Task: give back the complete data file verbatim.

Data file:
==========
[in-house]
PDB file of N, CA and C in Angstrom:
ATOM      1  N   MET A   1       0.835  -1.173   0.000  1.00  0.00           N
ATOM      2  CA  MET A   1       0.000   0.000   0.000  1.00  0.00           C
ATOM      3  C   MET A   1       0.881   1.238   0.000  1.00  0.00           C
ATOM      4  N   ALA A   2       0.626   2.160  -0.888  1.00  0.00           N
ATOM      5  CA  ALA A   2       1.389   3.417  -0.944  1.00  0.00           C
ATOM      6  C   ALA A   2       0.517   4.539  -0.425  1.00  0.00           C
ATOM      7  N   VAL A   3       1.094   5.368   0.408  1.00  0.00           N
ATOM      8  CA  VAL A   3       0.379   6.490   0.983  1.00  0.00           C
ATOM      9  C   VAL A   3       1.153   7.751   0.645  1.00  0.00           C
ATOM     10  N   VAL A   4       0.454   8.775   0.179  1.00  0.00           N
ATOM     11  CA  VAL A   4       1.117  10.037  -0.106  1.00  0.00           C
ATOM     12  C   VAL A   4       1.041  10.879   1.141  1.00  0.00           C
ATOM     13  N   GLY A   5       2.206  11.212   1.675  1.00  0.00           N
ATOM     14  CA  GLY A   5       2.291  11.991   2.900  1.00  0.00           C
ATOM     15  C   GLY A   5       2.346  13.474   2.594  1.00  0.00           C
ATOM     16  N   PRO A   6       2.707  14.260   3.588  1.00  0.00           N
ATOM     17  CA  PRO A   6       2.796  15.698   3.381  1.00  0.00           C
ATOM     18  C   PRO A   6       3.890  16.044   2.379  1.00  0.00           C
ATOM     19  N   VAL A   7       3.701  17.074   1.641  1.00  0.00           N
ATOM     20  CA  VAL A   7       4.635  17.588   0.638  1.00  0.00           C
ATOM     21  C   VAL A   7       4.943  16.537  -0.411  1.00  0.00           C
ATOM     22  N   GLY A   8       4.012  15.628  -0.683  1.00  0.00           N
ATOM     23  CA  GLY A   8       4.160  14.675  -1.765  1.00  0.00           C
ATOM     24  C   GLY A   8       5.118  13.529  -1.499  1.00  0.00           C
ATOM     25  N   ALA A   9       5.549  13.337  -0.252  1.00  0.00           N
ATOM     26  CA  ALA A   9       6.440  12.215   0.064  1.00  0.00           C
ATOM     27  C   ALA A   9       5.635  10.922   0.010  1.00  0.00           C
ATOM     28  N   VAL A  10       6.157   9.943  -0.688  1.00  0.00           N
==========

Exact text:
[in-house]
PDB file of N, CA and C in Angstrom:
ATOM      1  N   MET A   1       0.835  -1.173   0.000  1.00  0.00           N
ATOM      2  CA  MET A   1       0.000   0.000   0.000  1.00  0.00           C
ATOM      3  C   MET A   1       0.881   1.238   0.000  1.00  0.00           C
ATOM      4  N   ALA A   2       0.626   2.160  -0.888  1.00  0.00           N
ATOM      5  CA  ALA A   2       1.389   3.417  -0.944  1.00  0.00           C
ATOM      6  C   ALA A   2       0.517   4.539  -0.425  1.00  0.00           C
ATOM      7  N   VAL A   3       1.094   5.368   0.408  1.00  0.00           N
ATOM      8  CA  VAL A   3       0.379   6.490   0.983  1.00  0.00           C
ATOM      9  C   VAL A   3       1.153   7.751   0.645  1.00  0.00           C
ATOM     10  N   VAL A   4       0.454   8.775   0.179  1.00  0.00           N
ATOM     11  CA  VAL A   4       1.117  10.037  -0.106  1.00  0.00           C
ATOM     12  C   VAL A   4       1.041  10.879   1.141  1.00  0.00           C
ATOM     13  N   GLY A   5       2.206  11.212   1.675  1.00  0.00           N
ATOM     14  CA  GLY A   5       2.291  11.991   2.900  1.00  0.00           C
ATOM     15  C   GLY A   5       2.346  13.474   2.594  1.00  0.00           C
ATOM     16  N   PRO A   6       2.707  14.260   3.588  1.00  0.00           N
ATOM     17  CA  PRO A   6       2.796  15.698   3.381  1.00  0.00           C
ATOM     18  C   PRO A   6       3.890  16.044   2.379  1.00  0.00           C
ATOM     19  N   VAL A   7       3.701  17.074   1.641  1.00  0.00           N
ATOM     20  CA  VAL A   7       4.635  17.588   0.638  1.00  0.00           C
ATOM     21  C   VAL A   7       4.943  16.537  -0.411  1.00  0.00           C
ATOM     22  N   GLY A   8       4.012  15.628  -0.683  1.00  0.00           N
ATOM     23  CA  GLY A   8       4.160  14.675  -1.765  1.00  0.00           C
ATOM     24  C   GLY A   8       5.118  13.529  -1.499  1.00  0.00           C
ATOM     25  N   ALA A   9       5.549  13.337  -0.252  1.00  0.00           N
ATOM     26  CA  ALA A   9       6.440  12.215   0.064  1.00  0.00           C
ATOM     27  C   ALA A   9       5.635  10.922   0.010  1.00  0.00           C
ATOM     28  N   VAL A  10       6.157   9.943  -0.688  1.00  0.00           N